Through their first four games as a D-III football program, Misericordia (PA) is still searching for their first win. Tomorrow they've got a big game against Stevenson (0-4) in a match up of two programs searching for their first win of the 2012 season.
Misericordia's roster features only 3 seniors, all in their first season as a college football player. The roster is composed mainly of 54 freshman and 10 sophomores that are getting some major grass time, which should pay off a few years down the road.
Mark Ross and the coaching staff have been able to get some quality production out of their young group, and put together this highlight video to commemorate the first few weeks of their football program's young history.
Impressive accomplishment from the Washington defense last night
Justin Wilcox and the defensive staff at Washington put together an impressive game plan last night to stifle the Stanford run game.
The Huskies held Stanford to just 65 yards rushing last night (the Cardinal ran for 202 against USC), often putting up to eight and nine guys in the box to stuff the run and getting guys in great positions to make plays defensively. What makes this even more impressive is the clear adjustments Wilcox' guys made after allowing nearly 250 yards rushing against LSU just over 2 weeks ago.
The last time that Stanford rushed for less than 90 yards in a game was back in 2008, Jim Harbaugh's second year on The Farm, in a 14-31 loss against TCU; however we did not that Duke held the Cardinal to 92 yards rushing in week 2 of this season.
Credit Justin Wilcox and the staff for a job well done last night. They had a solid game plan and the Huskies were ready to play against a quality opponent.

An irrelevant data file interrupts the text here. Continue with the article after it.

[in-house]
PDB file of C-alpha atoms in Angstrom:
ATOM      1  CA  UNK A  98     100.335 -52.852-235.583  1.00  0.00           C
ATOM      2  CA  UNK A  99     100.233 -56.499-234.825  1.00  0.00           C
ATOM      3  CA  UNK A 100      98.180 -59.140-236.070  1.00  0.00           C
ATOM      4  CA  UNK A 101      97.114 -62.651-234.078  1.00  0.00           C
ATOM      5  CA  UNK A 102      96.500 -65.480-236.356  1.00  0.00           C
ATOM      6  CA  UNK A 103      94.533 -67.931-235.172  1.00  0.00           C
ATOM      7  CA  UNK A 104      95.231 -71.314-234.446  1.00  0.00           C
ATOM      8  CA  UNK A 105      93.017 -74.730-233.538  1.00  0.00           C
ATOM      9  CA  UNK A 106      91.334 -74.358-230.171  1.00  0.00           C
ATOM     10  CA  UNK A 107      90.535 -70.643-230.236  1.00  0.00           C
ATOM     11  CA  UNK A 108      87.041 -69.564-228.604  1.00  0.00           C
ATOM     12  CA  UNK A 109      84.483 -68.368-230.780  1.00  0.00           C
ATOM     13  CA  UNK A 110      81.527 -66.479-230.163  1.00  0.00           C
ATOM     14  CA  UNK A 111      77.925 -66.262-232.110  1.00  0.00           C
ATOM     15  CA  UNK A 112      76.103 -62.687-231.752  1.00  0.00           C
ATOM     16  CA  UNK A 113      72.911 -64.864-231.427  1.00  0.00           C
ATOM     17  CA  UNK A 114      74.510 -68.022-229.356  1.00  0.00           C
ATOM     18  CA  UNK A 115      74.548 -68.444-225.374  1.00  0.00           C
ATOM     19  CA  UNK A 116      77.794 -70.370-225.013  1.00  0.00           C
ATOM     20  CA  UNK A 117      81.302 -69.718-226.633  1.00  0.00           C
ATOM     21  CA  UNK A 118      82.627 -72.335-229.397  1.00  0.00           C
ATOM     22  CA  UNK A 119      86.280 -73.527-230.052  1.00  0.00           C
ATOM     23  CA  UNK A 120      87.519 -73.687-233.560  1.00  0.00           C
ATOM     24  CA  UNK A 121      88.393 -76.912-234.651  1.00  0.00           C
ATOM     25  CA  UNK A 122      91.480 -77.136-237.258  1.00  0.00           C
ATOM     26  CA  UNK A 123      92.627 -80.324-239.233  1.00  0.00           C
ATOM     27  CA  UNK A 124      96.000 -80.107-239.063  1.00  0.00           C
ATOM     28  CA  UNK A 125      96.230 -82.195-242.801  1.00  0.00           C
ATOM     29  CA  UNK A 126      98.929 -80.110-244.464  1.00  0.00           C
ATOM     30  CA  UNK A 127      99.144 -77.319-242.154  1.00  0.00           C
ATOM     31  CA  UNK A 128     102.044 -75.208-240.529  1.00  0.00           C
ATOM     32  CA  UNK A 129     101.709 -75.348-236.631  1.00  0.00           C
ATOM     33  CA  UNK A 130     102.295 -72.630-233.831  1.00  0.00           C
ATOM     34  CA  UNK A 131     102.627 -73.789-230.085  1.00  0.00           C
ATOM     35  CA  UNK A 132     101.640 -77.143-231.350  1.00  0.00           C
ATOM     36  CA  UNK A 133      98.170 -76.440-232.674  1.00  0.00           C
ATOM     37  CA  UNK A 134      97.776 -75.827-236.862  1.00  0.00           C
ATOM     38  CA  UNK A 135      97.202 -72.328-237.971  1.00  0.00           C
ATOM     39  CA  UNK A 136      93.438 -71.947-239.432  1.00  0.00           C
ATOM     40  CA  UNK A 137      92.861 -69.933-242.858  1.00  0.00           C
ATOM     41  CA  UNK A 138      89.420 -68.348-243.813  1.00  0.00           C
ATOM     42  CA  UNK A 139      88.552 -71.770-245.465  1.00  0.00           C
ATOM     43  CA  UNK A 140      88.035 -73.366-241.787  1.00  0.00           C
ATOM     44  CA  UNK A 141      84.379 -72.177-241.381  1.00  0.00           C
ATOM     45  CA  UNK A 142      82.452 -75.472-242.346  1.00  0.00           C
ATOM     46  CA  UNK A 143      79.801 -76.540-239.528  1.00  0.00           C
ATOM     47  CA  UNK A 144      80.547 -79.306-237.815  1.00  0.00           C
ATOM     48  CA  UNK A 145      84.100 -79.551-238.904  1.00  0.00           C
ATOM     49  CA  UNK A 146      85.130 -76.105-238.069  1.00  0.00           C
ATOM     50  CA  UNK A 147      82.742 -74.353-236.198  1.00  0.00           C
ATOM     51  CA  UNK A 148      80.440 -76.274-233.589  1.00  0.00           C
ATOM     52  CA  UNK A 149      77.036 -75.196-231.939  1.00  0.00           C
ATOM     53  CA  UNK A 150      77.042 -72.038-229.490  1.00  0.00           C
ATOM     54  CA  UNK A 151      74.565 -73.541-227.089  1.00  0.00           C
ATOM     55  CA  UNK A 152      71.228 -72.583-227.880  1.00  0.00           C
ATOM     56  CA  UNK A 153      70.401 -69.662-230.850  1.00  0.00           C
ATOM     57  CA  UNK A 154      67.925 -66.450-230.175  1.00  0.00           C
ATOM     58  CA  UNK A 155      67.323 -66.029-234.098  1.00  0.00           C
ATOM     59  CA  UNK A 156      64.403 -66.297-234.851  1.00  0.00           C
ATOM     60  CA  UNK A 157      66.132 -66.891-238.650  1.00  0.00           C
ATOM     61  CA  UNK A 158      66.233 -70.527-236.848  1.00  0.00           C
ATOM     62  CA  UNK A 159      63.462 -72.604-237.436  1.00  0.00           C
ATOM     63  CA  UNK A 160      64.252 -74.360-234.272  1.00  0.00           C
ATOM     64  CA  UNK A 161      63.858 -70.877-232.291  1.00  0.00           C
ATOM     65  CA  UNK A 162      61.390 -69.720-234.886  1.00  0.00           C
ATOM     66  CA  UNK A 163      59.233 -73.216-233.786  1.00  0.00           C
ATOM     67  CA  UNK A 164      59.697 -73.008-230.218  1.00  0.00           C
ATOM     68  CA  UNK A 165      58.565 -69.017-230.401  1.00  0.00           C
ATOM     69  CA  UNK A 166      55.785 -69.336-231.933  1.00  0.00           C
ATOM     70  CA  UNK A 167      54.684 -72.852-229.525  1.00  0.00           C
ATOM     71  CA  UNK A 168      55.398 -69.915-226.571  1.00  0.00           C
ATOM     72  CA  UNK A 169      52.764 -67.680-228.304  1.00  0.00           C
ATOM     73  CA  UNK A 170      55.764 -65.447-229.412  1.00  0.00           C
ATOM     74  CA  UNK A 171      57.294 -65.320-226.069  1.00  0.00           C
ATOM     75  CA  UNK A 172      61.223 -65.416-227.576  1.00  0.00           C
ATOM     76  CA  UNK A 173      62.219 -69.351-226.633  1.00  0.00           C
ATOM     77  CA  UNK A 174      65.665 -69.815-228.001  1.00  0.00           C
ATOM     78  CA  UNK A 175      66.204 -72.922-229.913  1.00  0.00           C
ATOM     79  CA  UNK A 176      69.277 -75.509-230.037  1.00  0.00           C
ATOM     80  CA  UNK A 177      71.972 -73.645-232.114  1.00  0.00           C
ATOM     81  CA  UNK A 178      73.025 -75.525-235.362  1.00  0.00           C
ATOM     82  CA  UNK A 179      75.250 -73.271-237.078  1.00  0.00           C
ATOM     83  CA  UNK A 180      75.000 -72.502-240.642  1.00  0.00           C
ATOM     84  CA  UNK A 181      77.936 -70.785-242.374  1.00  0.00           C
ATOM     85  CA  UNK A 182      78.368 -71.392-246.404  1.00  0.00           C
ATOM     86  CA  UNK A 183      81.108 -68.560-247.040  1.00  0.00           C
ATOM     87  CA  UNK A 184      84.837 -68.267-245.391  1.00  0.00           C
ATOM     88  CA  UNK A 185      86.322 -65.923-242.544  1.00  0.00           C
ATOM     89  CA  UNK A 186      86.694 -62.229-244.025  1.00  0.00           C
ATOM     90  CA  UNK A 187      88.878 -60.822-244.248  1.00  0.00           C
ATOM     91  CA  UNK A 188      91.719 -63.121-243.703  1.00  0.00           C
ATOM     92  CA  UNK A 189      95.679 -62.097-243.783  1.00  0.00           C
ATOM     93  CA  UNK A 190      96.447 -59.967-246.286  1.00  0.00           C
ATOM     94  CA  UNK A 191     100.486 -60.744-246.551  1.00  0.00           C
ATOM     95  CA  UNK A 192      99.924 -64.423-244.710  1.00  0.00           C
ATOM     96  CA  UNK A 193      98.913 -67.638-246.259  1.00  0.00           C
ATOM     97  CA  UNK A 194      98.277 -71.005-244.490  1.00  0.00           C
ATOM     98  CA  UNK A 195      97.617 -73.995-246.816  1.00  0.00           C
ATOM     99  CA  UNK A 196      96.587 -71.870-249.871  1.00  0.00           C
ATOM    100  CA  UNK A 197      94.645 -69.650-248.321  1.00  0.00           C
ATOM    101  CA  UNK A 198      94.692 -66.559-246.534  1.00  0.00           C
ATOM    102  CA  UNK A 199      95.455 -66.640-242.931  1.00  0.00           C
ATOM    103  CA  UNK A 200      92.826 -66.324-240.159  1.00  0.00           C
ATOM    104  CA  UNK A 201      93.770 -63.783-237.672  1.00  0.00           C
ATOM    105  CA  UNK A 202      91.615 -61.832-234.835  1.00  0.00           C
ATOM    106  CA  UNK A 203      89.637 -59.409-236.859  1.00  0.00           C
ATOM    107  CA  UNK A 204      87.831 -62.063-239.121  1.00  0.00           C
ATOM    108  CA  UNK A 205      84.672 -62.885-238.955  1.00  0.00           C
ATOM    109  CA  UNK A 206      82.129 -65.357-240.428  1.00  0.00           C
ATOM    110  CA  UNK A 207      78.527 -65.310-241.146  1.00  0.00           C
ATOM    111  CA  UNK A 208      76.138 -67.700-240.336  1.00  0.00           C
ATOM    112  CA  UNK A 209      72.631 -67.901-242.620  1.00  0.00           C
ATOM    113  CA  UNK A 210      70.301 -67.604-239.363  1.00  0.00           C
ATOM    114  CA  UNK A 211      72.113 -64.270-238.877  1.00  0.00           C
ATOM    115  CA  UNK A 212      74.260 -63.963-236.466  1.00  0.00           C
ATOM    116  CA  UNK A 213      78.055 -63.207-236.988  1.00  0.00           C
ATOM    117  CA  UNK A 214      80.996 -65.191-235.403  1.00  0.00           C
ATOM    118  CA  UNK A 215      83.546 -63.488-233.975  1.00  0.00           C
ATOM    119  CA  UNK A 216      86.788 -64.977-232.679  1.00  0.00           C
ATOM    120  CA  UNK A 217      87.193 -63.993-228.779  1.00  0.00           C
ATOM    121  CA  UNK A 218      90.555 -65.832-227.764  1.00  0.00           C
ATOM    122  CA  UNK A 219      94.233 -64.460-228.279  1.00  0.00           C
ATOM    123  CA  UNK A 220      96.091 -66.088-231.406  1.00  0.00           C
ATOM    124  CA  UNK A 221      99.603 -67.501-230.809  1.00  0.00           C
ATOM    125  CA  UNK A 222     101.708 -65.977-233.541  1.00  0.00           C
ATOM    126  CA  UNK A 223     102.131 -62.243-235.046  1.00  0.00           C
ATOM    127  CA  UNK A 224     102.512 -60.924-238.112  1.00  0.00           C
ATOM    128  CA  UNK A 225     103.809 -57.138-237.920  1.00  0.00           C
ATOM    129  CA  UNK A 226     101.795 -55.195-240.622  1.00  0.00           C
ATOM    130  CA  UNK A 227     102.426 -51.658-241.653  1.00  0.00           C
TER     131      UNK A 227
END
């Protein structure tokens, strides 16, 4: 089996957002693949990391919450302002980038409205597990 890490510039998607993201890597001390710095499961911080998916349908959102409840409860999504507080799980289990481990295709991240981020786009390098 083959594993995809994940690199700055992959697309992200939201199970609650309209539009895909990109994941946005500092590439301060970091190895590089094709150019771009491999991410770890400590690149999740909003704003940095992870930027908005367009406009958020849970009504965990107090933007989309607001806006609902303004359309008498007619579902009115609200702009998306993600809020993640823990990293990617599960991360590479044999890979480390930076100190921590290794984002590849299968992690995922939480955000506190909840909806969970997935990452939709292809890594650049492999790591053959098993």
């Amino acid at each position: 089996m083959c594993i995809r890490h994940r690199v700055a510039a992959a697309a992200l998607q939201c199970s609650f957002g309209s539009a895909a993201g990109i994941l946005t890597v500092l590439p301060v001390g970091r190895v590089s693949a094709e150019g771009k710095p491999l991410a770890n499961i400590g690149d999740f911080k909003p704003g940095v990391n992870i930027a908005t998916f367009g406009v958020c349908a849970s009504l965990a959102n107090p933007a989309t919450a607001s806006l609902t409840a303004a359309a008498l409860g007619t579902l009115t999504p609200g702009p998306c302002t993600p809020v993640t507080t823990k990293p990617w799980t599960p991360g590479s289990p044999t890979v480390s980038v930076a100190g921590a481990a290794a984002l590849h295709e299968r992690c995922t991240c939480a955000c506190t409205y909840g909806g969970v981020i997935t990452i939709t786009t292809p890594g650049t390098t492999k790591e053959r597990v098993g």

Washington heads to Oregon next week, and will have to stop a run game that has failed to reach the 100 yard mark rushing just twice in the past 31 games (against LSU in the season opener in 2011 - 95 yards net rushing, and Auburn in the National Title game in 2010/2011 season - 75 yards net rushing). The following week they take on USC at home.
Kickoff vs. Oregon is scheduled for 10:30pm ET and can be seen on ESPN.
Former North Carolina offensive coordinator John Shoop is taking the year off and using his time to watch game film, not football on TV, which he hopes will “ease some of the pain of not coaching a team”.
Shoop is also writing a column focusing on UNC, Duke and NC State football for a local website.
Shoop references a matchup in 2010 against FCS opponent William & Mary, the week before UNC traveled to Florida State. Shoop was confident his team was good enough to win and as opposed to trying everything they could to win convincingly, the Tar Heels took a different approach. They ran the football 37 times with a deliberate intent to mess with the minds of the Seminoles, who would be studying the game film. "I kept calling running plays from a lot of two tight end sets knowing that FSU would spend lots of time fitting those runs. The computer reports that the defensive coaches at FSU were looking at said what our staff wanted them to say. In a handful of identifiable formations the Tar Heels were going to run the ball."
UNC squeaked out a 21-17 win that Saturday, but their planning and preparation set them up for success the following week in Tallahassee. FSU was set to stop the Tar Heels rushing attack, but what they got instead were passing plays out of the previous weeks rushing formations. QB TJ Yates set a school record with 439 passing yards as the Tar Heels beat the Seminoles.